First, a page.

Saturday, June 30, 2007

Blood and Chocolate by Annette Curtis Klause

Title: Blood and Chocolate
Author: Annette Curtis Klause

ISBN # 0613228367

Publisher: Laurel-Leaf Books

First Published: 1997

264 pages

Format: Hardback

Rating: 6/10

Vivian Gandillon relishes the change, the sweet, fierce ache that carries her from girl to wolf. At sixteen, she is beautiful and strong, and all the young wolves are on her tail. But Vivian still grieves for her dead father; her pack remains leaderless and in disarray, and she feels lost in the suburbs of
Maryland. She longs for a normal life. But what is normal for a werewolf?

Then Vivian falls in love with a human, a meat-boy. Aiden is kind and gentle, a welcome relief from the squabbling pack. He's fascinated by magic, and Vivian longs to reveal herself to him. Surely he would understand her and delight in the wonder of her dual nature, not fear her as an ordinary human would?

Vivian's divided loyalties are strained further when a brutal murder threatens to expose the pack. Moving between two worlds, she does not seem to belong in either. What is she really - human or beast? Which tastes sweeter - blood or chocolate?

This wasn't at all bad, but, at the same time, wasn't quite what I was expecting (although I'm not quite sure what it was I was actually expecting). There are some nice ideas here and a few brief mentions of the name loups-garoux, (pronounced loo garoo - French for were-wolf), but I would have liked the author to delve further into the legends in this case, as it felt almost tagged-on to have them referred to in this way.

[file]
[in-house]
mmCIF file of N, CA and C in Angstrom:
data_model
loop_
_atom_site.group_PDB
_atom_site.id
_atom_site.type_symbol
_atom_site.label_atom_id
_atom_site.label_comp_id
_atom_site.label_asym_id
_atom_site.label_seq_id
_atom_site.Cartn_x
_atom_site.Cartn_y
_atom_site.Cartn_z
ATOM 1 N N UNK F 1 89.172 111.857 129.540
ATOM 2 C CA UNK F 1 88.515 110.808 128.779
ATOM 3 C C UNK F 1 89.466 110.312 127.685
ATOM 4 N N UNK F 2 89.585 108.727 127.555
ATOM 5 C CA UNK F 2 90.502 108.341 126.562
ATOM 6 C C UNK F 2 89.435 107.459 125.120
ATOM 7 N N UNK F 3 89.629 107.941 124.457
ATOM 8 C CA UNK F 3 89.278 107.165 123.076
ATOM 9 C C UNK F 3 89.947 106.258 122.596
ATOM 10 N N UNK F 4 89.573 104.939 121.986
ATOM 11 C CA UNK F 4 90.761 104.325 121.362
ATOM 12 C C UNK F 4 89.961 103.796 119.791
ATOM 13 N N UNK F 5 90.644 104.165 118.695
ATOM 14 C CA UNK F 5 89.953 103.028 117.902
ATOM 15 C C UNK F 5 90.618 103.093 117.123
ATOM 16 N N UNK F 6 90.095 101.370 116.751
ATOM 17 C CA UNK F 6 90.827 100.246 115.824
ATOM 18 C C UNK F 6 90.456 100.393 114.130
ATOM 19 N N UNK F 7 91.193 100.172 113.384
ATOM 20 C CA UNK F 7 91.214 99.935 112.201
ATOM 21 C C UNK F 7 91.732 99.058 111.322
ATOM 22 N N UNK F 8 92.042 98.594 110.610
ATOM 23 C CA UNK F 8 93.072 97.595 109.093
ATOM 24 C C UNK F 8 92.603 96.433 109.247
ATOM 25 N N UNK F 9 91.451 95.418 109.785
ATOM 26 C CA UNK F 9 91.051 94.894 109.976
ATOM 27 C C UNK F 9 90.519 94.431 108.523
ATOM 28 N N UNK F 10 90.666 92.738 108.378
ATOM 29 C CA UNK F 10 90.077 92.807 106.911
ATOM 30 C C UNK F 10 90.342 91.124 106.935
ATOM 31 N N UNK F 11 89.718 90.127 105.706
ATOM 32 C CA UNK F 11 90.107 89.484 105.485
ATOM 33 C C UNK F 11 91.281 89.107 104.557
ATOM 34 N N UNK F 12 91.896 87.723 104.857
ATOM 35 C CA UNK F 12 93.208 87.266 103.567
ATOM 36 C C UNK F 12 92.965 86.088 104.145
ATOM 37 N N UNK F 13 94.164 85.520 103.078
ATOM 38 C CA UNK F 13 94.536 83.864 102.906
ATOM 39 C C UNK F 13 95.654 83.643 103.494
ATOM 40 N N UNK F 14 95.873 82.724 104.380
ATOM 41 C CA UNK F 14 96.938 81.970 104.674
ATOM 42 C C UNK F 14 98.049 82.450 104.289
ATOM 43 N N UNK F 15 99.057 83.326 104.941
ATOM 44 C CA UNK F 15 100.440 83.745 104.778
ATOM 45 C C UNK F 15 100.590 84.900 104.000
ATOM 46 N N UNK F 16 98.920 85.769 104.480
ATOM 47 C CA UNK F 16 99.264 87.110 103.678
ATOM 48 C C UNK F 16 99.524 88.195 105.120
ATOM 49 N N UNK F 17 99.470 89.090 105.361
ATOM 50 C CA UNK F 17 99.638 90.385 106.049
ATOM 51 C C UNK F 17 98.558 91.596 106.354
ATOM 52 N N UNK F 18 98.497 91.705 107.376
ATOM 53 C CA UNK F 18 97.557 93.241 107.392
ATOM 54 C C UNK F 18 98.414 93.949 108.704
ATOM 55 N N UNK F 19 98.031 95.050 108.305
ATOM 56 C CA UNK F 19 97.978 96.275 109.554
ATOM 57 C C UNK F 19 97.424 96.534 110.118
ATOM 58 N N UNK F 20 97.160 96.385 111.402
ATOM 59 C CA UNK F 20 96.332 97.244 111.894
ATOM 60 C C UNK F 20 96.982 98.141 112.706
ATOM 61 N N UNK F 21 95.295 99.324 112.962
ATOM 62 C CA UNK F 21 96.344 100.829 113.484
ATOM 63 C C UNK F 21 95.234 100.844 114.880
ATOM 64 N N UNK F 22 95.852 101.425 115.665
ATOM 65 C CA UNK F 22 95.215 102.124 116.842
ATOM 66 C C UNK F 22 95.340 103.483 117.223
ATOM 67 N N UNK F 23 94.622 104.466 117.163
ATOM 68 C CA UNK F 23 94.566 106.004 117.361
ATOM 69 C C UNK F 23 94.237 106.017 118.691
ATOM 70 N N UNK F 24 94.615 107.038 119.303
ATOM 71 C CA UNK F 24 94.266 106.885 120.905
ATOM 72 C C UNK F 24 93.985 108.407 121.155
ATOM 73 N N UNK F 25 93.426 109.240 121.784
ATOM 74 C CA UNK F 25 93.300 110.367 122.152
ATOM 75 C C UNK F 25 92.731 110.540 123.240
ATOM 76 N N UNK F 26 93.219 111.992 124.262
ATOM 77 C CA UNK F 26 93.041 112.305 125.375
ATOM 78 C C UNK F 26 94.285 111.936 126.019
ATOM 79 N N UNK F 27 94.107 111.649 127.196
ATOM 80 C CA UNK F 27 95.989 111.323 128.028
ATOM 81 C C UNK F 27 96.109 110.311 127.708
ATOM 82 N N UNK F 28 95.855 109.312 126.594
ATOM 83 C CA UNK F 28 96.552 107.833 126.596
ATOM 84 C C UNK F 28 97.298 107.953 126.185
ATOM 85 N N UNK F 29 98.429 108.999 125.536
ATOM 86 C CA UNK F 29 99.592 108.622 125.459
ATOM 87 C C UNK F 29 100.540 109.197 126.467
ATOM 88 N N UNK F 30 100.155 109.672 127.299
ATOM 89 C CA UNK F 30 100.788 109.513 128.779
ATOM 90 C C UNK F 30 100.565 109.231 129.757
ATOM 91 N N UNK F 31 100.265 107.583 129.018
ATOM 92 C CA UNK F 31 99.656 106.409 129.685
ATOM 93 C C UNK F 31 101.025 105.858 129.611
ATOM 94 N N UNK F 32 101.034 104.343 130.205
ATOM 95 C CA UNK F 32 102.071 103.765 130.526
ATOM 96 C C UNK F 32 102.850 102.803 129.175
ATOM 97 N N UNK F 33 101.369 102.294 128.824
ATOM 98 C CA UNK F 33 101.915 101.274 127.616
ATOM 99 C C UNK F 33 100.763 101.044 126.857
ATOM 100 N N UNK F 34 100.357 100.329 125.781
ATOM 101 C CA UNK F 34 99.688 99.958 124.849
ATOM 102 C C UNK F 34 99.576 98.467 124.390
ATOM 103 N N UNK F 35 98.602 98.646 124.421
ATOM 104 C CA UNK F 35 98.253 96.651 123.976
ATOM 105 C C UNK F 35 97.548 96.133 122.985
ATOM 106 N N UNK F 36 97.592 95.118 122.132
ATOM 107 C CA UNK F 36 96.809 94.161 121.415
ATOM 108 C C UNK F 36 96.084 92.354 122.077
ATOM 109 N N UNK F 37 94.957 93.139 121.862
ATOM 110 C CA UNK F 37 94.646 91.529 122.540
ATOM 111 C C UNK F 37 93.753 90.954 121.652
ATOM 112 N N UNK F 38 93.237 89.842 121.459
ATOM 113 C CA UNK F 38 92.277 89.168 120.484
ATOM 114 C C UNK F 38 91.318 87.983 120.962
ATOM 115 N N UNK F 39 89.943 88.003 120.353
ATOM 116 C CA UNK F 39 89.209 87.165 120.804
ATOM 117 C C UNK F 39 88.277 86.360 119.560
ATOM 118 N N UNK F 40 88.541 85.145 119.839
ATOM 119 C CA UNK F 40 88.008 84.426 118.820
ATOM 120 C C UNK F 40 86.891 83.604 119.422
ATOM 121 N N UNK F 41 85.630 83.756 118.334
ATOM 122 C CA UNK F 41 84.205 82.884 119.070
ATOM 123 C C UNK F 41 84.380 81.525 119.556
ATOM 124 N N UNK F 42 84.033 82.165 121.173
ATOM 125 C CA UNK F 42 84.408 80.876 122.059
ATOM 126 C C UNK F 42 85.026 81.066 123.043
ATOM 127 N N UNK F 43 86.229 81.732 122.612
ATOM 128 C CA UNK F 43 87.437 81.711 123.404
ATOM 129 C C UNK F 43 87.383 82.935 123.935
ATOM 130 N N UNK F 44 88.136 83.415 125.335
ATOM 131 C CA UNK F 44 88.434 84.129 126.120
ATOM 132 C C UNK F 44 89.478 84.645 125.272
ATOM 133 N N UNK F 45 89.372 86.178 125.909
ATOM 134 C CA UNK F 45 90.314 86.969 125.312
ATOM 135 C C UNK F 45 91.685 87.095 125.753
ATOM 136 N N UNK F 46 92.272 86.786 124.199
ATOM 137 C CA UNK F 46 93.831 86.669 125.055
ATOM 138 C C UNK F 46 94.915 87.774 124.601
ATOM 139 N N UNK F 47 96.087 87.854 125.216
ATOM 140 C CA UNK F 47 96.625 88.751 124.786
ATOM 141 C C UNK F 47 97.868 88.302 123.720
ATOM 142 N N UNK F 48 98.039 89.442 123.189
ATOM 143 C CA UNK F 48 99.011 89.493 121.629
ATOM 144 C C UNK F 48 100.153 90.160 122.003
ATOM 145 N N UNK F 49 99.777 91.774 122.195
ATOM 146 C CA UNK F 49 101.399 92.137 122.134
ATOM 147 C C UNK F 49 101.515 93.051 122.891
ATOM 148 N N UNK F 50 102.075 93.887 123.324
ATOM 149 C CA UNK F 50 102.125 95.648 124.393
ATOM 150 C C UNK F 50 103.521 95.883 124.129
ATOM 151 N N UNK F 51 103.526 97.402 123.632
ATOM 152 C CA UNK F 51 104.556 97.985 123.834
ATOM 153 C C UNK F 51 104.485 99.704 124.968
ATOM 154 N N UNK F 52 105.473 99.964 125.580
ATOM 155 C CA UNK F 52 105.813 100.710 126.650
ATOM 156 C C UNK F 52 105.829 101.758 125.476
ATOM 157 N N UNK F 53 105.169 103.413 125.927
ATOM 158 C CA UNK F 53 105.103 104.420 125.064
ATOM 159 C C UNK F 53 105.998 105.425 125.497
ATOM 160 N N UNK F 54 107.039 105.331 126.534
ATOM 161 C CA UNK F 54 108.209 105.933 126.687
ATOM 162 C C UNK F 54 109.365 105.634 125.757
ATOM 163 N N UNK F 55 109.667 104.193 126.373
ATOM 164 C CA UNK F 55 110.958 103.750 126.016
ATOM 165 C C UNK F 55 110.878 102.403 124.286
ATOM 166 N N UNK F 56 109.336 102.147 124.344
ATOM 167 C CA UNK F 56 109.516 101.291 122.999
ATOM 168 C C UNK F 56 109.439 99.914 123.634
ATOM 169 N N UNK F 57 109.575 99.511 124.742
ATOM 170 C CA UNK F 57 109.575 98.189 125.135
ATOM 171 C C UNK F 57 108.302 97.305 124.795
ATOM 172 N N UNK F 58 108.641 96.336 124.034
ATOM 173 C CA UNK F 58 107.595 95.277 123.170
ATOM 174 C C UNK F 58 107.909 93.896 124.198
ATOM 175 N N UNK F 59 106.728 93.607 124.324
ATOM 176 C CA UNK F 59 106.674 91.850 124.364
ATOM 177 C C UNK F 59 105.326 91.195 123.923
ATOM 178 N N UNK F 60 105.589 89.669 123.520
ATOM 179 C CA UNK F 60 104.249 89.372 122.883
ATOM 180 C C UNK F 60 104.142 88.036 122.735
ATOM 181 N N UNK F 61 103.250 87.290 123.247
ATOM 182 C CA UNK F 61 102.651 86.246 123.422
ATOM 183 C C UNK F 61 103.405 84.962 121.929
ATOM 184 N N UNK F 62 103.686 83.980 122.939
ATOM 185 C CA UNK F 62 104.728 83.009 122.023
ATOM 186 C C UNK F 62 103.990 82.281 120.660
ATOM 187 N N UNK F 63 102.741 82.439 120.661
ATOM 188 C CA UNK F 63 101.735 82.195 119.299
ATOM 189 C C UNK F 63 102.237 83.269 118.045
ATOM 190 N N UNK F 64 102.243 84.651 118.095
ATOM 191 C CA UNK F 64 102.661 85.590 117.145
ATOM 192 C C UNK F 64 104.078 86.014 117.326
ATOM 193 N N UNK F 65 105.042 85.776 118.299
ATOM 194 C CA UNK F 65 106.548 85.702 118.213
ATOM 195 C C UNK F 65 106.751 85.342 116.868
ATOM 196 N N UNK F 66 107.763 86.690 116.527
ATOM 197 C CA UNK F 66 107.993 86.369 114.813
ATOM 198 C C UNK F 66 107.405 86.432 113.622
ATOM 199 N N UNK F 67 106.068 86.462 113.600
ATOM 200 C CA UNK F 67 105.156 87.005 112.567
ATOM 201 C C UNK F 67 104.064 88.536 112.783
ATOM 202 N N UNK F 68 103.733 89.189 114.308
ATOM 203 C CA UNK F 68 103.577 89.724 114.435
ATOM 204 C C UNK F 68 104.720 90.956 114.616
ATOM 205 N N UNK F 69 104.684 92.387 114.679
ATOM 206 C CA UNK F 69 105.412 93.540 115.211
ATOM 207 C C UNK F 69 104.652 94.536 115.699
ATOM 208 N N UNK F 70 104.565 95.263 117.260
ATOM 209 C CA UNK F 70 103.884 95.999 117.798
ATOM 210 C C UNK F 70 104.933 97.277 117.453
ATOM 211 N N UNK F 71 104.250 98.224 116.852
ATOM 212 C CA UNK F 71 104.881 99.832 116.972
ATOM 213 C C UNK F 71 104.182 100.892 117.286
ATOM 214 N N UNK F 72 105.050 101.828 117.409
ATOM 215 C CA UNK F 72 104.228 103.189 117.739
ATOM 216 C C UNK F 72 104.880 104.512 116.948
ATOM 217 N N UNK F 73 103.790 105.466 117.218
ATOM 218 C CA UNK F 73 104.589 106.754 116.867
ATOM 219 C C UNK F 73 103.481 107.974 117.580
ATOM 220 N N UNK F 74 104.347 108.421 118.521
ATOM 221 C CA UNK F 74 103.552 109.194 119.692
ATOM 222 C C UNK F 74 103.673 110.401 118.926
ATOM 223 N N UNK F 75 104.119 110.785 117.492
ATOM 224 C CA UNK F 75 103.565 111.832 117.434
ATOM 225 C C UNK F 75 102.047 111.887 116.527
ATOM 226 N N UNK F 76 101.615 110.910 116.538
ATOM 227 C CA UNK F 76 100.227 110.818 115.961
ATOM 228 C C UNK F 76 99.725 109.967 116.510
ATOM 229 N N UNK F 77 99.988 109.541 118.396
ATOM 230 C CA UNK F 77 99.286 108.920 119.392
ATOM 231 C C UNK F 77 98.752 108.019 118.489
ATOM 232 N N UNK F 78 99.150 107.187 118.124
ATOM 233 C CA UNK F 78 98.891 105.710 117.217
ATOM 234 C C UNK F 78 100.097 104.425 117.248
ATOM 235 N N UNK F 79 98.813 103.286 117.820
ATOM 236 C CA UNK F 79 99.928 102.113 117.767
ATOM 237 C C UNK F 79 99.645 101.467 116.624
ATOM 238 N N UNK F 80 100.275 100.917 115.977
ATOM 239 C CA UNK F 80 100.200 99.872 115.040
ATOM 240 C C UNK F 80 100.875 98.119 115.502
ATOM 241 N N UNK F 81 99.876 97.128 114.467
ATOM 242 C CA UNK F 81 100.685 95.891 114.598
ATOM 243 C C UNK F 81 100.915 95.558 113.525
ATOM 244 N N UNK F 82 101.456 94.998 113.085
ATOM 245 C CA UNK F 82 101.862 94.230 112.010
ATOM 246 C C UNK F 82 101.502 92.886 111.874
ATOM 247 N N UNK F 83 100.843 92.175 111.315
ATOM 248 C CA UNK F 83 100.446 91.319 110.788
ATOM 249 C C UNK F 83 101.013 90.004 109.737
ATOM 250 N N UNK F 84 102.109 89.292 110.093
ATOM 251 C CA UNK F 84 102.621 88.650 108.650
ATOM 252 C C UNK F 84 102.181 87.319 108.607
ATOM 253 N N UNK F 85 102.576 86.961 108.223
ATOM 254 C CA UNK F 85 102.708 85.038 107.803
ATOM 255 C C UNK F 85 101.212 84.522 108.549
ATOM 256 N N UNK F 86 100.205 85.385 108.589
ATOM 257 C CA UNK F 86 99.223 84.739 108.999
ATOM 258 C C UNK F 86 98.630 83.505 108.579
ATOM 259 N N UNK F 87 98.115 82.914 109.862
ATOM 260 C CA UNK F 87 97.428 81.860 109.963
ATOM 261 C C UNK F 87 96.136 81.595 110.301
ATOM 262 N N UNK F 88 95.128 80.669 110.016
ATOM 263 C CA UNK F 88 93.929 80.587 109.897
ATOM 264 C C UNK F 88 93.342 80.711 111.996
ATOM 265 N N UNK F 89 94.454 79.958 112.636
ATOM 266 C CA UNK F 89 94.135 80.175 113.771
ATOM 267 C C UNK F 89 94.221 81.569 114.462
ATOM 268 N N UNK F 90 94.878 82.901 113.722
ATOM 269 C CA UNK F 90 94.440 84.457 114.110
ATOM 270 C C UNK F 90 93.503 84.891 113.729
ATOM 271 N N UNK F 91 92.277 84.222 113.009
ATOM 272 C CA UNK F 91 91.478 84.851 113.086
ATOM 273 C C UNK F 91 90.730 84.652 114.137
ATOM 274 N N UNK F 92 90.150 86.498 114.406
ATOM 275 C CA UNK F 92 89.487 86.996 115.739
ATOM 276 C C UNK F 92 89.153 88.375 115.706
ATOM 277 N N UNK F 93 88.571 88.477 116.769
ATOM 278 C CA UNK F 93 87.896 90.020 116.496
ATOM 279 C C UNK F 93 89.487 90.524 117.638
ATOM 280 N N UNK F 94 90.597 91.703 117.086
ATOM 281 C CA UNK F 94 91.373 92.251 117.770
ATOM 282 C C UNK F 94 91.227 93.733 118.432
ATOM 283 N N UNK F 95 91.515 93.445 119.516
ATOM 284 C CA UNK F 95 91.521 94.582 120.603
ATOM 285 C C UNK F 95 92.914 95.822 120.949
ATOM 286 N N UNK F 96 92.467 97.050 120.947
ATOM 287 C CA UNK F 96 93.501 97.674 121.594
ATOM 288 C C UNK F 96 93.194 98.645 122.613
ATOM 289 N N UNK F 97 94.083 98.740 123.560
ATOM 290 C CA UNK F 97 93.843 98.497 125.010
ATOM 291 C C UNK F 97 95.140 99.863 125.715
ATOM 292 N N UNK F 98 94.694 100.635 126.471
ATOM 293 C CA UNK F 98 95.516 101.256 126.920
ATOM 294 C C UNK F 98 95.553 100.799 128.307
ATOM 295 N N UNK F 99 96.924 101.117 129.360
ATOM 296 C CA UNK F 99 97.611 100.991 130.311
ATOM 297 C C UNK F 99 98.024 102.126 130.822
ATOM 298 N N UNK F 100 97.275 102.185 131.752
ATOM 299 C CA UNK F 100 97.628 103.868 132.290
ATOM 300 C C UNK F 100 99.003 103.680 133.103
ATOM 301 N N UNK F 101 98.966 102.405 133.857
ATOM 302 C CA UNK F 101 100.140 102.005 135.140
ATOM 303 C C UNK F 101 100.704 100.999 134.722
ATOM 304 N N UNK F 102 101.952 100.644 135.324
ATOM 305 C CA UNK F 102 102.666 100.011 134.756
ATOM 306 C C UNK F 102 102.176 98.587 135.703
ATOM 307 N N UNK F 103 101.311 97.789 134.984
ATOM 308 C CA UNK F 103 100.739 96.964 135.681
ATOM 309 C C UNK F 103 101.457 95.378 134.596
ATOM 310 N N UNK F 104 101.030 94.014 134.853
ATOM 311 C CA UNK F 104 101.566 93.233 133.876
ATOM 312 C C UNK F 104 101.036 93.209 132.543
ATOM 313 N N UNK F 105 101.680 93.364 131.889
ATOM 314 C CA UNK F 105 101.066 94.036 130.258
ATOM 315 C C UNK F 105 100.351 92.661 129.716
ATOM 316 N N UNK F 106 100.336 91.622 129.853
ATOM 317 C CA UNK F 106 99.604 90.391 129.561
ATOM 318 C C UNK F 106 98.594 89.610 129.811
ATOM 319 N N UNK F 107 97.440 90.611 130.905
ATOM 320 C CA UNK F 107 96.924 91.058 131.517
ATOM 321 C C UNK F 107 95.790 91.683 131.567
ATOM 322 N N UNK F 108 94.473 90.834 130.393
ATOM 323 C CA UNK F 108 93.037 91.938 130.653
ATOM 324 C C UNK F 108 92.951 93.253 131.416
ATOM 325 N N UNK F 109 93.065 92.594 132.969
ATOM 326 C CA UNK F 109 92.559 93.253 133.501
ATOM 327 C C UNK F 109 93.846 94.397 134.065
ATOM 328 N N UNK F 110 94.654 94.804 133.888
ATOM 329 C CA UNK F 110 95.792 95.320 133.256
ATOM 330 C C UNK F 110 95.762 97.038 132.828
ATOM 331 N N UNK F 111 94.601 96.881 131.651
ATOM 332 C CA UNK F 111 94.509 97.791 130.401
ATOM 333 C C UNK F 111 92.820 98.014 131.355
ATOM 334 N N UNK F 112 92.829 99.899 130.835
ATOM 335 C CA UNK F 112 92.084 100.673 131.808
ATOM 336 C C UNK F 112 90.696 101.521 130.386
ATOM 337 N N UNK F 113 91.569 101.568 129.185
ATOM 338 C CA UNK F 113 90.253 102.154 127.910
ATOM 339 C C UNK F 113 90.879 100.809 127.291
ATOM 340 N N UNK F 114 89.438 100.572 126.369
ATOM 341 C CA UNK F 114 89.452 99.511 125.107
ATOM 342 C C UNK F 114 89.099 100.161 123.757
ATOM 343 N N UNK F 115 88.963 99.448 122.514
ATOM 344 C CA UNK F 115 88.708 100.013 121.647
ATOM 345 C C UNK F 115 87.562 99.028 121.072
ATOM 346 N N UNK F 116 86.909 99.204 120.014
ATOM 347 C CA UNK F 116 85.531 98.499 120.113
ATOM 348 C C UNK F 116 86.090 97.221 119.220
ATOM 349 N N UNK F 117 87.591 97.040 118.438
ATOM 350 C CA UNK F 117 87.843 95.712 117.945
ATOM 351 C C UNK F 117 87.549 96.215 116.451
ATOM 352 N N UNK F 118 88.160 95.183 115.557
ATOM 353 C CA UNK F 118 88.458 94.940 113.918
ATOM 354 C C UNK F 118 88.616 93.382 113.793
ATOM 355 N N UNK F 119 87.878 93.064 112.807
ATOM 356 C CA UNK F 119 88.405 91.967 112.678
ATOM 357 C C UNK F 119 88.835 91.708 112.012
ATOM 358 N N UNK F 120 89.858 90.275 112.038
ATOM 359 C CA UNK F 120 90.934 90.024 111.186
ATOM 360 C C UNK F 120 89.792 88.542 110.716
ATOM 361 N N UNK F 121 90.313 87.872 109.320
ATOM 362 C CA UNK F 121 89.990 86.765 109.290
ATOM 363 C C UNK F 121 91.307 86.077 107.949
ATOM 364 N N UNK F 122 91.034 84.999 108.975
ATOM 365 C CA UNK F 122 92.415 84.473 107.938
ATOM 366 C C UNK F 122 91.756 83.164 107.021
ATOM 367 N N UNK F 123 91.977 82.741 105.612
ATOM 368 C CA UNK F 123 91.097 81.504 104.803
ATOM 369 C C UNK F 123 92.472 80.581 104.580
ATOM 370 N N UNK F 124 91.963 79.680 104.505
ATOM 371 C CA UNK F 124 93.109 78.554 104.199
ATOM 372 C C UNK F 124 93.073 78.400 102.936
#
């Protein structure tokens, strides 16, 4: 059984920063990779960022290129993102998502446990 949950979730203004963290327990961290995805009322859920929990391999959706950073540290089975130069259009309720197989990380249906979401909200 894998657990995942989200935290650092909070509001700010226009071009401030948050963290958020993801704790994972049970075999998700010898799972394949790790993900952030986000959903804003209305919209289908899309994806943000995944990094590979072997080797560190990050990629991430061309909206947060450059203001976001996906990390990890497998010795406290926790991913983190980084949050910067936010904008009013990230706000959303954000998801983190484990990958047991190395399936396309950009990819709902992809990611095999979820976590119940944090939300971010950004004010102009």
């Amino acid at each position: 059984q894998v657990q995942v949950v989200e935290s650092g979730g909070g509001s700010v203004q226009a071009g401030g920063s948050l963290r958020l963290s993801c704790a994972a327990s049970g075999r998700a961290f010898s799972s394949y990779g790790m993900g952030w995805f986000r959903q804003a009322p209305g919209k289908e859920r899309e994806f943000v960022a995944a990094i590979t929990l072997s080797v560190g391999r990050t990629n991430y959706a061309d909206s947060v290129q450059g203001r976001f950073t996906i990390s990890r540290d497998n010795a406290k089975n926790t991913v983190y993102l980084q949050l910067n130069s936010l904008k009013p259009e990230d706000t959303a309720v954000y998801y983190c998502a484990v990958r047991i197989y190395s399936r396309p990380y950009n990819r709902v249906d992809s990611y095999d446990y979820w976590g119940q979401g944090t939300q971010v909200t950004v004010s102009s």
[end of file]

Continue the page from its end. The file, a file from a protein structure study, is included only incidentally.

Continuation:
The plot isn't really anything that hasn't been explored previously (and to better effect), but the characters are sympathetically drawn and there are a small handful of them who are fleshed out beyond being pale, two-dimensional caricatures, although there seem to be an entire cast of extras who were brought in just to fill out the crowd scenes and are needlessly named and given one or two lines of dialogue that could have just as easily been distributed between those more established.

It all felt rather inevitable and didn't really hold any surprises, but was a pleasant enough read. However, it really did feel like it was aimed at the younger end of the youth market, and could easily have stood being made a touch darker and more dangerous.


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